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Puntite house surrounded by trees.
However, further reexamination of the reliefs on Hatsheput's temple disproved this theory. The reliefs depicted elephants, rhinoceroses, and giraffes--none of which are indigenous to Arabia. They are, however, indigenous to the Horn of Africa.

Coincidentally (or not!), Frankincense and myrrh trees are also indigenous to the horn. Additionally, the methods of transportation described by the Egyptians make sense for traveling to the Horn of Africa. The reliefs on Hatsheput's temple depict the Egyptians sailing in boats. The fish depicted below the boats can be positively identified as species which still live in the Red Sea. The Egyptians most likely sailed down the Red Sea, hugging the coast until they reached Punt. Additionally, they could have sailed down the Nile, dissembled their ships, and walked over land to Punt, returning the way they came or via the Red Sea.

From the Horn of Africa there are two major contenders for the location of the Land of Punt--the state of Puntland in Somalia, and a region in East Sudan/North Ethiopia.

Related image
Egyptian soldiers loading the boat for the expedition to
Punt. Note the fish under the boat.
The largest evidence in favor of Somalia is the linguistic and cultural similarities between current Somali society and Ancient Egyptian society. Somali shares several words with the same language spoken by the Ancient Egyptians, and historically they Somalis called their region 'Bunn', which the Egyptians could easily have translated as 'Pwenet', which has been translated to Punt. In addition, traditional Somali dances are very similar to the dances depicted in Ancient Egyptian reliefs.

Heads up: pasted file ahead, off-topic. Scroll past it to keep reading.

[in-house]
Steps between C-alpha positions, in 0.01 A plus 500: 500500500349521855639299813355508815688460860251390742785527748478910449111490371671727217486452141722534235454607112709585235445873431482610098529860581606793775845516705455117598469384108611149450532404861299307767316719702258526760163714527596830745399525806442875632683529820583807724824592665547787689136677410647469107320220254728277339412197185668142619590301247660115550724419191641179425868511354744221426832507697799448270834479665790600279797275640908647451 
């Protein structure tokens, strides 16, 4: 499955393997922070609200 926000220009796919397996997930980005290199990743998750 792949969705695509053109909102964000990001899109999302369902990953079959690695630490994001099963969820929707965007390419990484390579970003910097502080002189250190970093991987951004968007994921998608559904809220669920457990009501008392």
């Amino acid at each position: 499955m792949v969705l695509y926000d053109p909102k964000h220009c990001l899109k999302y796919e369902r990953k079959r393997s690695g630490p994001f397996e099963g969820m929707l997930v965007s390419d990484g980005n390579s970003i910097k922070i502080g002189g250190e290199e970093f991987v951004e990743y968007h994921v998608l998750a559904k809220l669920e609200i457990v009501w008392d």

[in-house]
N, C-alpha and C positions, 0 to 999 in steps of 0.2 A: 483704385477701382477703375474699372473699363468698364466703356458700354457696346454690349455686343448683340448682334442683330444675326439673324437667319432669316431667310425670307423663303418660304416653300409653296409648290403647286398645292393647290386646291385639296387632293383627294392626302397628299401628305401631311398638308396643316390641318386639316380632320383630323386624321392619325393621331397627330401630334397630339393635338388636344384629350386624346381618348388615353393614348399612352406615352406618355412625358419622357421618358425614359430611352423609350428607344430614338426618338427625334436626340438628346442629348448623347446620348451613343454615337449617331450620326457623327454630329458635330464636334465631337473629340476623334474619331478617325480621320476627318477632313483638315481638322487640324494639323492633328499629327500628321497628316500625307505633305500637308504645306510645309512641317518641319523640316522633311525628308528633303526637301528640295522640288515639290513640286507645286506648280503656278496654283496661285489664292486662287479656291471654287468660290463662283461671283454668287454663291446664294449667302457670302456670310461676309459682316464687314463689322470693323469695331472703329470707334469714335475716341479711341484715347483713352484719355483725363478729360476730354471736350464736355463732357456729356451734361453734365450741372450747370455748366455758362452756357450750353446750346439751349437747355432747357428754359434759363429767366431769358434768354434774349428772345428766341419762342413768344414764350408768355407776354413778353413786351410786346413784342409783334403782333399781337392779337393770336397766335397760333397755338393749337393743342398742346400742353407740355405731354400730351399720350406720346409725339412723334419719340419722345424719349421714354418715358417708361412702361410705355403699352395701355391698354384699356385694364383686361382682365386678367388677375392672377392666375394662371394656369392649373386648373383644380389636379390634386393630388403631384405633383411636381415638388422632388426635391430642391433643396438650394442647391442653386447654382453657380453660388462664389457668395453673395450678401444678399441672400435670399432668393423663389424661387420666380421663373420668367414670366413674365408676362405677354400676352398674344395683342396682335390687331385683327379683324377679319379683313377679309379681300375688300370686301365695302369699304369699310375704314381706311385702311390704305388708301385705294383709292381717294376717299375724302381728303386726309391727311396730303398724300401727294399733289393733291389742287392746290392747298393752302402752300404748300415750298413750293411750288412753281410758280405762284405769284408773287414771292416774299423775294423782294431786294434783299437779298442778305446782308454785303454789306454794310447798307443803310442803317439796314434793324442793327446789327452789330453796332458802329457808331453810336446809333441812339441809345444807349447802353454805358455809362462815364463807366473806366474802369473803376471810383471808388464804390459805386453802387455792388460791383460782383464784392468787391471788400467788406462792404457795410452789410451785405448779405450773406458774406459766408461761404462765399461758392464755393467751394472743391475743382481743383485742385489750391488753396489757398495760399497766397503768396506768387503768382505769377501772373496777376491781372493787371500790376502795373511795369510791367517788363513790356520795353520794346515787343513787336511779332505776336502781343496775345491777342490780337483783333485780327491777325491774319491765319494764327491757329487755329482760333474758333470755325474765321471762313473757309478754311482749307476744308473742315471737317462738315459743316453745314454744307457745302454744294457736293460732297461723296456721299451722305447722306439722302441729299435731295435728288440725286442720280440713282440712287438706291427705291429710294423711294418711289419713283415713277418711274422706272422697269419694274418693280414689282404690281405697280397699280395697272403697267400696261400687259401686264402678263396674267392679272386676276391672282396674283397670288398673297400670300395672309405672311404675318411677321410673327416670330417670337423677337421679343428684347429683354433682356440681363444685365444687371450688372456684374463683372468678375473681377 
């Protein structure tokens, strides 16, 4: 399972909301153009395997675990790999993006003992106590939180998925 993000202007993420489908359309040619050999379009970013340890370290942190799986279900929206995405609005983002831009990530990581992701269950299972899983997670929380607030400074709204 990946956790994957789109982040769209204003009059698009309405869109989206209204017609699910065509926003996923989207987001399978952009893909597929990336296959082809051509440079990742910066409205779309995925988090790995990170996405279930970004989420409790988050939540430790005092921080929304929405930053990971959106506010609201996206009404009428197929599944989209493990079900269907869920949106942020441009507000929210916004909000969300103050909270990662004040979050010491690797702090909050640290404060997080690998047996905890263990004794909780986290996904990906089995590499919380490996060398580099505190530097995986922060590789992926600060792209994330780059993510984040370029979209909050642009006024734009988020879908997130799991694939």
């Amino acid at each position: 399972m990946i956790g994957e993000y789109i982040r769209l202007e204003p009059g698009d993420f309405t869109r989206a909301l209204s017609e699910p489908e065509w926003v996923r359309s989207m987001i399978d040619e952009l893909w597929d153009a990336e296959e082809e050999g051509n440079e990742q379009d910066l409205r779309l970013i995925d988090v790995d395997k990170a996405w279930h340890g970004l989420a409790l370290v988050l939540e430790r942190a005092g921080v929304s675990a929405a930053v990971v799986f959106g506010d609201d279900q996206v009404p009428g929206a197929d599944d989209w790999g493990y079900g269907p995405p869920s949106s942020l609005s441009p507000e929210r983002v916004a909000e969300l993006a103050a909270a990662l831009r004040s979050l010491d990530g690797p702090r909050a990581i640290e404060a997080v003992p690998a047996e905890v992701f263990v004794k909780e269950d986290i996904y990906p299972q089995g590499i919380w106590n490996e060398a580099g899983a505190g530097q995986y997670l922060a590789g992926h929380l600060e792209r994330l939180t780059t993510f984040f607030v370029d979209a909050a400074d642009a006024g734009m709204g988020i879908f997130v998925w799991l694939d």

In the favor of Sudan/Ethiopia is descriptions from the Greek traders who made it there as well. Greek writing about expeditions to Punt include descriptions of what is most likely today's Lake Tana, as well as Lake Awsa and the Island of Dak. There are several other descriptions that match geographical features in Ethiopia and Sudan. Add in the fact that there are large regions of incense tree (frankincense and myrrh) producing lands in these regions, it seems just as likely that Punt could be in the region that is now East Sudan and North Ethiopia.

Unfortunately, despite strong evidence for many of these places, there is no definitive archaeological proof of any of them, and it seems likely that the same scholarly argument started in the 1800s will continue for a while more. Personally, I'm dying of curiosity, so if you're an archaeologist, please move finding Punt to the top of your 'to-do' list.

Sources
Punt
Somalia: the Ancient Lost Kingdom of Punt is Finally Found
Will We Ever Discover the Elusive Land of Punt?
Where is Punt?
Punt, Historical Region, Africa




Thursday, July 20, 2017

Damn, Girl(s)-Dahomey Amazons, the Fiercest Women This Side of the Mississippi

The African kingdom of Dahomey (today's Benin) is sometimes referred to as 'Black Sparta'. This is honestly a little insulting to the Dahomey, because the Spartans were Boy Scouts with peashooters in comparison to the fearsome armies of the Dahomey, especially the ferocious all-female units known as the Dahomey Amazons.


Modern Benin highlighted in red.
These Amazons were formed originally sometime during the late 1600s. They didn't start out as warriors, their initial purpose was to hunt elephants, but in the early 1700s the Dahomey King was so impressed by their fighting, that he enlisted the Amazons as his palace guard, from there they were assimilated into the regular army.

There was nothing 'regular' about the Amazons however. These ladies trained more strenuously than the men, and were required to undergo huge tests of strength and endurance. Part of their training required climbing thorn covered walls without showing pain, and fighting off masses of prisoners of war. They were fierce women, and they never ran away from a fight. Of course, a large part of this is due to the fact that Amazons who did try to run away were executed on the spot, but harsh desertion penalties aside, these women had a huge 'death before defeat' mentality. Their motto was literally 'Conquer or Die'.

One of the more grim parts of the training that all Dahomey solders underwent was 'desensitizing training'. This training was designed to help untested warriors get over their fear of killing people. Once a year prisoners of war were placed into baskets, and taken atop a high platform. Green recruits would then toss these prisoners off the edge of the platform. At the base of the platform was a group of angry Dahomeians ready to tear the prisoners apart.